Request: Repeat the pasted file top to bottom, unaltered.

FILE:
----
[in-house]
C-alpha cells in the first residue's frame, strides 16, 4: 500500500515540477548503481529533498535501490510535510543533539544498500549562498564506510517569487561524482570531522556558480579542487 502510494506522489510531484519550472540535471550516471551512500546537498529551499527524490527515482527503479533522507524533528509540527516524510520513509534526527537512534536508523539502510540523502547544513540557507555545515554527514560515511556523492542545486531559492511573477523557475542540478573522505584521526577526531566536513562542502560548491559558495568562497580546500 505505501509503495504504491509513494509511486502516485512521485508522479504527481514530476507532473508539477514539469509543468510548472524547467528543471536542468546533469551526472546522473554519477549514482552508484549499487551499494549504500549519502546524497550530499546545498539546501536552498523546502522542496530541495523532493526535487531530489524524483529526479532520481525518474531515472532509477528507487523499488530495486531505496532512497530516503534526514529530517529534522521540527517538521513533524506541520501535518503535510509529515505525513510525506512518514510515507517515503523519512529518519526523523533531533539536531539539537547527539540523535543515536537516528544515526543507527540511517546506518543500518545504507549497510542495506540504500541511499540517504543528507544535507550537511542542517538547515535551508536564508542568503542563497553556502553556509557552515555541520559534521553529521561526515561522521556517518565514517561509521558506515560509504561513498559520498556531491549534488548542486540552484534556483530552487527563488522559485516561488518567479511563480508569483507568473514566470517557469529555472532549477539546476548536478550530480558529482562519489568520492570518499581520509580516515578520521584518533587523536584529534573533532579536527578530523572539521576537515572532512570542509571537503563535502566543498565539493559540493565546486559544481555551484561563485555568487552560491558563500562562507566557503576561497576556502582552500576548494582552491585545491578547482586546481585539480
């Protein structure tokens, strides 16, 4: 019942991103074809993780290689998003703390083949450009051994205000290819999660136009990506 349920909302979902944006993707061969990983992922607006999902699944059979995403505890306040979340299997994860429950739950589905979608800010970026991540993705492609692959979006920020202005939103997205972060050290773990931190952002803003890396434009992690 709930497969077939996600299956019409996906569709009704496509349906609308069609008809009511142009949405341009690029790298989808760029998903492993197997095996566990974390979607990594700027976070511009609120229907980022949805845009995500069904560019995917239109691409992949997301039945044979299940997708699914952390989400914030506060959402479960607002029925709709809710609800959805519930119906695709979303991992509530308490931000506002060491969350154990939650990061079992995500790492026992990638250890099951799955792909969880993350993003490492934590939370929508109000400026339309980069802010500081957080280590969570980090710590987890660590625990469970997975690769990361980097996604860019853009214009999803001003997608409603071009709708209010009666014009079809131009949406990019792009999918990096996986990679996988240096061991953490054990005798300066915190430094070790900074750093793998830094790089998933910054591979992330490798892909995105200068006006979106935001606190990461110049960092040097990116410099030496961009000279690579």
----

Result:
[in-house]
C-alpha cells in the first residue's frame, strides 16, 4: 500500500515540477548503481529533498535501490510535510543533539544498500549562498564506510517569487561524482570531522556558480579542487 502510494506522489510531484519550472540535471550516471551512500546537498529551499527524490527515482527503479533522507524533528509540527516524510520513509534526527537512534536508523539502510540523502547544513540557507555545515554527514560515511556523492542545486531559492511573477523557475542540478573522505584521526577526531566536513562542502560548491559558495568562497580546500 505505501509503495504504491509513494509511486502516485512521485508522479504527481514530476507532473508539477514539469509543468510548472524547467528543471536542468546533469551526472546522473554519477549514482552508484549499487551499494549504500549519502546524497550530499546545498539546501536552498523546502522542496530541495523532493526535487531530489524524483529526479532520481525518474531515472532509477528507487523499488530495486531505496532512497530516503534526514529530517529534522521540527517538521513533524506541520501535518503535510509529515505525513510525506512518514510515507517515503523519512529518519526523523533531533539536531539539537547527539540523535543515536537516528544515526543507527540511517546506518543500518545504507549497510542495506540504500541511499540517504543528507544535507550537511542542517538547515535551508536564508542568503542563497553556502553556509557552515555541520559534521553529521561526515561522521556517518565514517561509521558506515560509504561513498559520498556531491549534488548542486540552484534556483530552487527563488522559485516561488518567479511563480508569483507568473514566470517557469529555472532549477539546476548536478550530480558529482562519489568520492570518499581520509580516515578520521584518533587523536584529534573533532579536527578530523572539521576537515572532512570542509571537503563535502566543498565539493559540493565546486559544481555551484561563485555568487552560491558563500562562507566557503576561497576556502582552500576548494582552491585545491578547482586546481585539480
């Protein structure tokens, strides 16, 4: 019942991103074809993780290689998003703390083949450009051994205000290819999660136009990506 349920909302979902944006993707061969990983992922607006999902699944059979995403505890306040979340299997994860429950739950589905979608800010970026991540993705492609692959979006920020202005939103997205972060050290773990931190952002803003890396434009992690 709930497969077939996600299956019409996906569709009704496509349906609308069609008809009511142009949405341009690029790298989808760029998903492993197997095996566990974390979607990594700027976070511009609120229907980022949805845009995500069904560019995917239109691409992949997301039945044979299940997708699914952390989400914030506060959402479960607002029925709709809710609800959805519930119906695709979303991992509530308490931000506002060491969350154990939650990061079992995500790492026992990638250890099951799955792909969880993350993003490492934590939370929508109000400026339309980069802010500081957080280590969570980090710590987890660590625990469970997975690769990361980097996604860019853009214009999803001003997608409603071009709708209010009666014009079809131009949406990019792009999918990096996986990679996988240096061991953490054990005798300066915190430094070790900074750093793998830094790089998933910054591979992330490798892909995105200068006006979106935001606190990461110049960092040097990116410099030496961009000279690579």